February 16, 2016
Funding for American military materiel is set to shift from buying to designing. If the US Congress more-or-less adopts the Pentagon’s fiscal year 2017 budget request, spending on research, development, test, and evaluation (RDT&E) would increase by 5 percent—$6.4 billion—over fiscal 2016 , and procurement would decrease by 4 percent—an equally offsetting $6.4 billion. When monies for development increase relative to those for procurement, there are at least three possibilities. The first begins with how the US federal government accounts for software purchases. A second may portend systemic problems with sustaining military-technological advantage. The third may flow from an assessment that the Pentagon has been buying the wrong stuff. As this budget was ballyhooed as a signal of future Pentagon priorities, pondering the economics underlying this shift can reveal the challenges ahead for military innovation and recapitalization.

Under the accrual-based, generally accepted accounting principles (GAAP) of the Government Accounting Standards Board (GASB), software is an intangible asset to be capitalized on the balance sheet, when and where appropriate. In the Pentagon’s cash-based bookkeeping (such as it is), software is mostly paid for with RDT&E funds. As the software content of major weapon systems has increased over time, spending has concomitantly shifted from procurement to development. The trouble, as the Pentagon’s Josh Marcuse noted in November 2014, is that we may approaching the point at which “software is eating the war.” Marcuse was citing Marc Andreessen’s 2011 essay in the Wall Street Journal on how “software is eating the world.” It’s all software nowadays, just like ball bearings, and that’s part of the problem with developing new capabilities. The investments are pulling left in funding profiles, and capabilities aren’t available until the coders get it all right. Witness the Joint Strike Fighter.

Yet as our former colleague Kristin Oakley described here in February 2014, the ratio between RDT&E spending and procurement spending has been gradually rising for the Defense Department since at least the mid-1960s, well before the digital era. As I wrote on this column back in January 2015 (“Getting Faster at Revolutionary”), this suggests a second possibility. As one former Net Assessment staff officer once put it to me, it is possible that “a dollar does not deliver as much advance as in the past.” In the January 2009 Review of Economic StudiesBenjamin Jones of Northwestern’s Kellogg School argued that “accumulating knowledge” has been demanding progressively greater investment for each succeeding advance. (See “The Burden of Knowledge and the ‘Death of the Renaissance Man’: Is Innovation Getting Harder?”). That may be why there aren’t so many Tony Starks in our business anymore, but it specifically doesn’t bode well for sustaining a military-technological advantages over the long run.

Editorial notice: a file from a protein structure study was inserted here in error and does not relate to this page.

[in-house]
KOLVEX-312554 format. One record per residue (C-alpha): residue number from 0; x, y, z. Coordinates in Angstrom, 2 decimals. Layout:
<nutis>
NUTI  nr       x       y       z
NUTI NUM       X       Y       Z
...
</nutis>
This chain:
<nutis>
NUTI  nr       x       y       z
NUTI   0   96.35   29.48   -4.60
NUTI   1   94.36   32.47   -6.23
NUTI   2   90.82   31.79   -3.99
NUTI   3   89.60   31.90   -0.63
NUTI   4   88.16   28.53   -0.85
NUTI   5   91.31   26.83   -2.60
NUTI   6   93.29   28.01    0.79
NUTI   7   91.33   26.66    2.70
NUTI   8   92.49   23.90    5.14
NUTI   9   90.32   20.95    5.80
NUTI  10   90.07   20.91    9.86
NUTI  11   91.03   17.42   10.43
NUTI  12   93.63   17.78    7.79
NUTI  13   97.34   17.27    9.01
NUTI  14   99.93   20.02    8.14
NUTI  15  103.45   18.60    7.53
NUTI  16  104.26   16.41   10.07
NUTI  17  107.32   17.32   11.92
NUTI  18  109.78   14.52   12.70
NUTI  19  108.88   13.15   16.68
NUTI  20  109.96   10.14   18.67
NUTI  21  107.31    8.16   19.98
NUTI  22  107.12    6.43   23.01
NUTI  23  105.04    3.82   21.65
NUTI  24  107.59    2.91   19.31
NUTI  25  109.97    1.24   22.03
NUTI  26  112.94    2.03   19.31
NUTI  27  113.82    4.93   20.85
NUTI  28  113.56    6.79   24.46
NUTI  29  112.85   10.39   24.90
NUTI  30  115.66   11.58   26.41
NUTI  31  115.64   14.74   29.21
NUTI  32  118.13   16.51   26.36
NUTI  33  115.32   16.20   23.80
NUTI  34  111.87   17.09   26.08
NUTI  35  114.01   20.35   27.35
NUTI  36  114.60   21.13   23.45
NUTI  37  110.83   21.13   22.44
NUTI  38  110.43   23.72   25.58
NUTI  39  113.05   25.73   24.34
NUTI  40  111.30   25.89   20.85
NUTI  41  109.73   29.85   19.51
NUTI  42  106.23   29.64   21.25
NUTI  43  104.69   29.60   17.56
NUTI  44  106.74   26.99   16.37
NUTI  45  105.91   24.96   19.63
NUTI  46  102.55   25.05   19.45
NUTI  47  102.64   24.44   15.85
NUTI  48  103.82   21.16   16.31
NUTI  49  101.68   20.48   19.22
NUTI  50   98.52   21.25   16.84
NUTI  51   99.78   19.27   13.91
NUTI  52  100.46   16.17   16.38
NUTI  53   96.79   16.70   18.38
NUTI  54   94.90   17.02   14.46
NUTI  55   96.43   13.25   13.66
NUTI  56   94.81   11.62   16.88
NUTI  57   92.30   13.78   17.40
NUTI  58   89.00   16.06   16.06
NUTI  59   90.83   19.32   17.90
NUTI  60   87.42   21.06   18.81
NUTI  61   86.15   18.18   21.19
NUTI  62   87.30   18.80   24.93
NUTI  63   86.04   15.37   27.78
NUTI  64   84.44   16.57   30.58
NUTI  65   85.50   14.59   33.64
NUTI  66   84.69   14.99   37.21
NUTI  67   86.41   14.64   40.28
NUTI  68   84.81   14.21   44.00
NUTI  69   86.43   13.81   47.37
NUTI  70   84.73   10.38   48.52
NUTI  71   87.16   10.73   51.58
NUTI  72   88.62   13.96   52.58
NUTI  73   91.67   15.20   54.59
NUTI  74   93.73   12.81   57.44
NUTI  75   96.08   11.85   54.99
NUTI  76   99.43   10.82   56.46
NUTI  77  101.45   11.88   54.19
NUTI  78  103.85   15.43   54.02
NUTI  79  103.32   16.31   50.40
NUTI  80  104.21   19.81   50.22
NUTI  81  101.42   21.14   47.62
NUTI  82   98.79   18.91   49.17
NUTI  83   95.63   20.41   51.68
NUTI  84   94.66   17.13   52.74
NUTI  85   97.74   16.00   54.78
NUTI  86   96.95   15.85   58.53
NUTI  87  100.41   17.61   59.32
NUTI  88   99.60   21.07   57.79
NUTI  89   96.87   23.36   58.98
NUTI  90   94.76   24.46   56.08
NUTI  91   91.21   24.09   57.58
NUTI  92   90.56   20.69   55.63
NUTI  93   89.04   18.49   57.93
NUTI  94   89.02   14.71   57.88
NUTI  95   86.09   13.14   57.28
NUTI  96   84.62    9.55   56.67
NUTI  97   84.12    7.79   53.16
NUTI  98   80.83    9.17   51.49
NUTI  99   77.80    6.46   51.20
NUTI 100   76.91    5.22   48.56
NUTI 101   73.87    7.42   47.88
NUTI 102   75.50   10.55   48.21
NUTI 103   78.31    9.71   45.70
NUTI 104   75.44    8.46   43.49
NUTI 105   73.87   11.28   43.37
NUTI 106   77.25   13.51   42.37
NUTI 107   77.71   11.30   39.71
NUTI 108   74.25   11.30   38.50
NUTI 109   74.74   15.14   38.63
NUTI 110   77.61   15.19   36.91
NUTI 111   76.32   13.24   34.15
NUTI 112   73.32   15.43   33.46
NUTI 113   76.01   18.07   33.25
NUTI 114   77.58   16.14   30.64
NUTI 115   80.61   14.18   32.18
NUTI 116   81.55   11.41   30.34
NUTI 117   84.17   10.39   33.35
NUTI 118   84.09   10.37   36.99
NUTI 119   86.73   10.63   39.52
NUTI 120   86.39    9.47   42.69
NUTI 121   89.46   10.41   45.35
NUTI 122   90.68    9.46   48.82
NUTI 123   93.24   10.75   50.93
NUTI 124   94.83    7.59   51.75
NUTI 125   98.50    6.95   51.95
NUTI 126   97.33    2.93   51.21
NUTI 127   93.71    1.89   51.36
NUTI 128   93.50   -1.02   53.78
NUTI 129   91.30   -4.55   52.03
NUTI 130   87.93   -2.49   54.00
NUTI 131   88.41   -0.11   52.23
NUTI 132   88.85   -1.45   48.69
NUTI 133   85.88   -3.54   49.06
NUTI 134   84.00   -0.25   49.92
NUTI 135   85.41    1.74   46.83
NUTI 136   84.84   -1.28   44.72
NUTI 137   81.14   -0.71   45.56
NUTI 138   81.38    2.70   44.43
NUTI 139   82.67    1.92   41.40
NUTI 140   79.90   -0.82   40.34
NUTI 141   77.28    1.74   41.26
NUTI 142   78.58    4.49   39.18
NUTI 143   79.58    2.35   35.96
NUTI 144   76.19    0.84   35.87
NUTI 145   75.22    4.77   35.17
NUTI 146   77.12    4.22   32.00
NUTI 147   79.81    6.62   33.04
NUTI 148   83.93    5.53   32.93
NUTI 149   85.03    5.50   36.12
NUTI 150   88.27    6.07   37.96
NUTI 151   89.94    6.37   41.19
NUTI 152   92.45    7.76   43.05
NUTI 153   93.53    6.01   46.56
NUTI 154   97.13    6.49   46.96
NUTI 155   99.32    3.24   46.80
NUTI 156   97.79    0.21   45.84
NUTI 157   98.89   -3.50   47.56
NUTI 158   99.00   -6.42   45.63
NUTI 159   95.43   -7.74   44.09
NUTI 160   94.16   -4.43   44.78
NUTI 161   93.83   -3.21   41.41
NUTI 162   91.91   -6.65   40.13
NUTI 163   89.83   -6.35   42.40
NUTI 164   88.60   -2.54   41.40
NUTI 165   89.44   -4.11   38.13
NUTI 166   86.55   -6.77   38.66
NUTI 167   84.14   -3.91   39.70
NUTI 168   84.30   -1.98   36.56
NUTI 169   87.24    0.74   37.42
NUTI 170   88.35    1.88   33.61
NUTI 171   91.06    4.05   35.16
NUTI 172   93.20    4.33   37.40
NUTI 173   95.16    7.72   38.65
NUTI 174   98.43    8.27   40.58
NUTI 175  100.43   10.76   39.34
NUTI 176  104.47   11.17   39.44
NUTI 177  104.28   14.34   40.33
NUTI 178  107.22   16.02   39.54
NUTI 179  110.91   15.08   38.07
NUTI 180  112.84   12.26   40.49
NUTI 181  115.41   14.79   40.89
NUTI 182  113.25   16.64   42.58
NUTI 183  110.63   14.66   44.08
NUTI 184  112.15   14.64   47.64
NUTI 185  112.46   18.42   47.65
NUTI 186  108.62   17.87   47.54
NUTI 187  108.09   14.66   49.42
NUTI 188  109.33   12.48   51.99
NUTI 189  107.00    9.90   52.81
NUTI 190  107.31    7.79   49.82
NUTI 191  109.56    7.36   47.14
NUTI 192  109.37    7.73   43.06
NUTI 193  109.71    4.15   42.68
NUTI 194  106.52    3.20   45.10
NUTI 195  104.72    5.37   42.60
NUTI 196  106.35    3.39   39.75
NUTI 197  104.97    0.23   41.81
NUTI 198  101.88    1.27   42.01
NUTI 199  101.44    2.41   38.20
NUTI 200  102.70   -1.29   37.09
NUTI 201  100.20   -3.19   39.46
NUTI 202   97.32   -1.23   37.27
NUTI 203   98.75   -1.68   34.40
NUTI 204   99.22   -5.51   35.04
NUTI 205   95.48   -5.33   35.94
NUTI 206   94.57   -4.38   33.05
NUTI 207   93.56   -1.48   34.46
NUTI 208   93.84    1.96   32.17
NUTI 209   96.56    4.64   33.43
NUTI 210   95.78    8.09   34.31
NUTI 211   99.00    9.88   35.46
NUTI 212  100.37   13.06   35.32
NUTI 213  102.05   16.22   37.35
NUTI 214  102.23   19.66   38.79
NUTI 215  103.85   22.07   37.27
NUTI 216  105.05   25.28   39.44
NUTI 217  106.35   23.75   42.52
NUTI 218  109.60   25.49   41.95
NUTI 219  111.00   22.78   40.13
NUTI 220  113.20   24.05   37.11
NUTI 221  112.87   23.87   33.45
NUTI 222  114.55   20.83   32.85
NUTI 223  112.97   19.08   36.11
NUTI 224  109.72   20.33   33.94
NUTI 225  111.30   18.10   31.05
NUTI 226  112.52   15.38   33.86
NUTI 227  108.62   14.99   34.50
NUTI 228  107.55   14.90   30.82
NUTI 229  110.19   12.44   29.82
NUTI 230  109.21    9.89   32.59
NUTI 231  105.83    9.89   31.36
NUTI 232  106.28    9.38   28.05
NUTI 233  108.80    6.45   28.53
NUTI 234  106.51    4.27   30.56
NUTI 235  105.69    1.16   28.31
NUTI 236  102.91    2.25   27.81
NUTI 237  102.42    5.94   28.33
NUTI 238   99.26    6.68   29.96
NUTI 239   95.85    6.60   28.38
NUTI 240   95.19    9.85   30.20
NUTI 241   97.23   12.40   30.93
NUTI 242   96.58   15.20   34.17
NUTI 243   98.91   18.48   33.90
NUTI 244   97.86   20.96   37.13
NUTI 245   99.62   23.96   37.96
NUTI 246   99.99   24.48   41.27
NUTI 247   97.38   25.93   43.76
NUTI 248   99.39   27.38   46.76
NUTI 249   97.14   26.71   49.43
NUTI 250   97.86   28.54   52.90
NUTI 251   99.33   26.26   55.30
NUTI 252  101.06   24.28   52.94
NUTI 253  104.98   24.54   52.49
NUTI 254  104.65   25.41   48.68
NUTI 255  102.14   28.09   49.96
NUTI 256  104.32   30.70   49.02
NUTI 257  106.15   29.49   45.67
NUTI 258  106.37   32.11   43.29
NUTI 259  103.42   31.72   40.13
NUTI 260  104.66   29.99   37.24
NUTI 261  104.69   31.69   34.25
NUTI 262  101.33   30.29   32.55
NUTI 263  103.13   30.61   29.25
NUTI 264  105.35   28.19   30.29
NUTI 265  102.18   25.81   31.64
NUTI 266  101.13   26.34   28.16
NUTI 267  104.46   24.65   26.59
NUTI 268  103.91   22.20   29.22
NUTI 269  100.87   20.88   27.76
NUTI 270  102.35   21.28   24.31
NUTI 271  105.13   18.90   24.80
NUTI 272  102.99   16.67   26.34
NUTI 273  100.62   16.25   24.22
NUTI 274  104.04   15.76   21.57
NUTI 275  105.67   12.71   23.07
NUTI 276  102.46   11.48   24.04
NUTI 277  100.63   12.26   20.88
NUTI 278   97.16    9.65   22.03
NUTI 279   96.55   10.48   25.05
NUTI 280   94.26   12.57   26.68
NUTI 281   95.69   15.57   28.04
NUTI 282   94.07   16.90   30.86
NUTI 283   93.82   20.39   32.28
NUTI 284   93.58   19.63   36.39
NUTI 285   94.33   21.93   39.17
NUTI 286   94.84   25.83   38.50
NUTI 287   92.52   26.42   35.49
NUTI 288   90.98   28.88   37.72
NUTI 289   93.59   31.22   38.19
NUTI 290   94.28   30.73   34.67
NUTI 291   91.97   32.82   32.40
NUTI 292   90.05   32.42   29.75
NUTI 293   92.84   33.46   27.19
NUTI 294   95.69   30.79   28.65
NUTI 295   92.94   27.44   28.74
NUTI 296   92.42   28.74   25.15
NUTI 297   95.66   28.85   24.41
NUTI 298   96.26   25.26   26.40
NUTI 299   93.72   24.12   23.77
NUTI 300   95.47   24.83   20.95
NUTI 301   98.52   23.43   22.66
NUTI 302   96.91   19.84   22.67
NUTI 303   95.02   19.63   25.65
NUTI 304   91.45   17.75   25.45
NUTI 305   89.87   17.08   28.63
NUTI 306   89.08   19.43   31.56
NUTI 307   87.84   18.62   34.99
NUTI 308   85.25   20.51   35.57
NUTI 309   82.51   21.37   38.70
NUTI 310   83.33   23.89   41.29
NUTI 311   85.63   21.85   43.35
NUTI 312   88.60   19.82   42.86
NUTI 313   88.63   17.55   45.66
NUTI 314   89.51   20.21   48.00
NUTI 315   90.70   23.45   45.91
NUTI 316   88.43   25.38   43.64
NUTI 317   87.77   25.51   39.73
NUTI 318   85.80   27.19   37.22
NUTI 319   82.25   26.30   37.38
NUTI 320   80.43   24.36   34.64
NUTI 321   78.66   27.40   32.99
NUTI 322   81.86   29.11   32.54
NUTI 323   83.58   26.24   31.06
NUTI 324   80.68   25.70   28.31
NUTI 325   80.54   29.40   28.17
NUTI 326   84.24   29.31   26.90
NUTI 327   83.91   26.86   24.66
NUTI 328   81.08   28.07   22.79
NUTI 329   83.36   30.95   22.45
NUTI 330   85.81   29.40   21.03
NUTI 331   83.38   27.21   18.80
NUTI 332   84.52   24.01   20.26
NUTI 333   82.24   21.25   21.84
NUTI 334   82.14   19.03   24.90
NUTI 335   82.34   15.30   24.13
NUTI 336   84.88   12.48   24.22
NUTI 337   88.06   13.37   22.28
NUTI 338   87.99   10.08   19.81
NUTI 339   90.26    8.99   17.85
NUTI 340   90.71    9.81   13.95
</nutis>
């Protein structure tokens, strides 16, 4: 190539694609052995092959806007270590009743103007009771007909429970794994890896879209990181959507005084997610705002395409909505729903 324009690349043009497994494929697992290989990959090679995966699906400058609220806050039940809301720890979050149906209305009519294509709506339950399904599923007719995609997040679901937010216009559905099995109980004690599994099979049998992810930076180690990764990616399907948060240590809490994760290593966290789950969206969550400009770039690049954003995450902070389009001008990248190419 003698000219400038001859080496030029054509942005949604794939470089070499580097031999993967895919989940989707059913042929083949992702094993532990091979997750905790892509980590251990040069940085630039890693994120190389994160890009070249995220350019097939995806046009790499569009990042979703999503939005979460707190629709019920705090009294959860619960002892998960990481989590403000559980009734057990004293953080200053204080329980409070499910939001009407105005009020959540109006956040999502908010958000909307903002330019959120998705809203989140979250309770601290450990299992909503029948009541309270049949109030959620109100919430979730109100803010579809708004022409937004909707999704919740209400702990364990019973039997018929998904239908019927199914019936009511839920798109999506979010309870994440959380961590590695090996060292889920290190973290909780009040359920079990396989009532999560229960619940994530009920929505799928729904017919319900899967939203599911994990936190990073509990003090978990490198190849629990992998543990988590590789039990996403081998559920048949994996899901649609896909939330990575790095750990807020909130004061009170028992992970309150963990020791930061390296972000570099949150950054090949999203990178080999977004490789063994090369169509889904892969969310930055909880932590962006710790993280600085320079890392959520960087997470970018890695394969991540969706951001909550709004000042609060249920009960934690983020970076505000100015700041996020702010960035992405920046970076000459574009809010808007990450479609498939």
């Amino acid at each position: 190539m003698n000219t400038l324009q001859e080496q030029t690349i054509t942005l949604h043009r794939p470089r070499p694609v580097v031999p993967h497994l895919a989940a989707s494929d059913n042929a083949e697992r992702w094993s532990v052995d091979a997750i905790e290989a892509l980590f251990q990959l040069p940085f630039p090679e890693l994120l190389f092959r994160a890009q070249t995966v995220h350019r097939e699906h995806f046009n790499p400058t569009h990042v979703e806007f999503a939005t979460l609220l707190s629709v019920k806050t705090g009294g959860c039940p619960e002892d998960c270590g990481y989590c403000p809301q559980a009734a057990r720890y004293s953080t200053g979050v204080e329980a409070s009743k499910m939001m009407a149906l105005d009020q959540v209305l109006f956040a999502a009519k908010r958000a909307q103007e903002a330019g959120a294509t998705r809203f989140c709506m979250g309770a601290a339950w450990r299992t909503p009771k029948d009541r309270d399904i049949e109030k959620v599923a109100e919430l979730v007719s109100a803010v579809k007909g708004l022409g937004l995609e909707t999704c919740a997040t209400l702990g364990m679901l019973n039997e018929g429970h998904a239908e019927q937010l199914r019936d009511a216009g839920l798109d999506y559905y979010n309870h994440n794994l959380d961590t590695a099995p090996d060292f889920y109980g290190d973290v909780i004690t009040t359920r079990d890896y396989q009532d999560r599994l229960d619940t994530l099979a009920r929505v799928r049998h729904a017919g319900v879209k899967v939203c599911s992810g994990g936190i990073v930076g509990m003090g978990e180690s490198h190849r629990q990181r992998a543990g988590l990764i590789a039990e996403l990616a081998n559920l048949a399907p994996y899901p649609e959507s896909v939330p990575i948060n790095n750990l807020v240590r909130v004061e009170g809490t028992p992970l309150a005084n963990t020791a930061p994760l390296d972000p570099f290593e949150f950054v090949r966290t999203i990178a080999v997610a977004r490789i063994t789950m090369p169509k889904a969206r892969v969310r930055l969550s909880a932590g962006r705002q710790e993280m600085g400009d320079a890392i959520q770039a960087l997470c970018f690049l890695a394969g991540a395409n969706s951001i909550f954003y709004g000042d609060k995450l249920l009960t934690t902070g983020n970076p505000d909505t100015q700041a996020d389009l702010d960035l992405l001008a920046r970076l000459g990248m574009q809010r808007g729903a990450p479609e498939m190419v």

A third possibility is an institutional assessment at the Pentagon that the Department been buying the wrong stuff, or that it needs to stop buying the current stuff. In this budget, the Navy is the big bill-payer. Secretary Carter certainly signaled his discontent in his earlier upbraiding of Secretary Mabus’s enthusiasm for capacity over capability; we had already heard that the Independence- and Freedom-class building programs would be truncated. Now, we know that naval aviation would also endure a $3.4 billion cut in procurement funding next year. As Jim McAleese noted in a circular at lunchtime, “P-8 orders collapse by 2020.” The tenth carrier air wing is to be permanently stood down. The budget does include $4.6 billion for building and overhauling super-carriers, but this reflects the half-finished projects of the Fords and the installed base of the Nimitzes. The enduring value of airpower-at-sea remains a subject of intense debate; the budget submission suggests that one side has caught the attention of the current leadership.

Collectively, these trends make for a scary story: our software development efforts are a mess, militarily-useful technological advances are getting harder, and the Navy is about to sink. Fortunately, the scary version is not the only possible future. In several forthcoming essays, I’ll suggest some economic, technological, and organizational alternatives to relative decline.

James Hasík is a senior fellow at the Brent Scowcroft Center on International Security.

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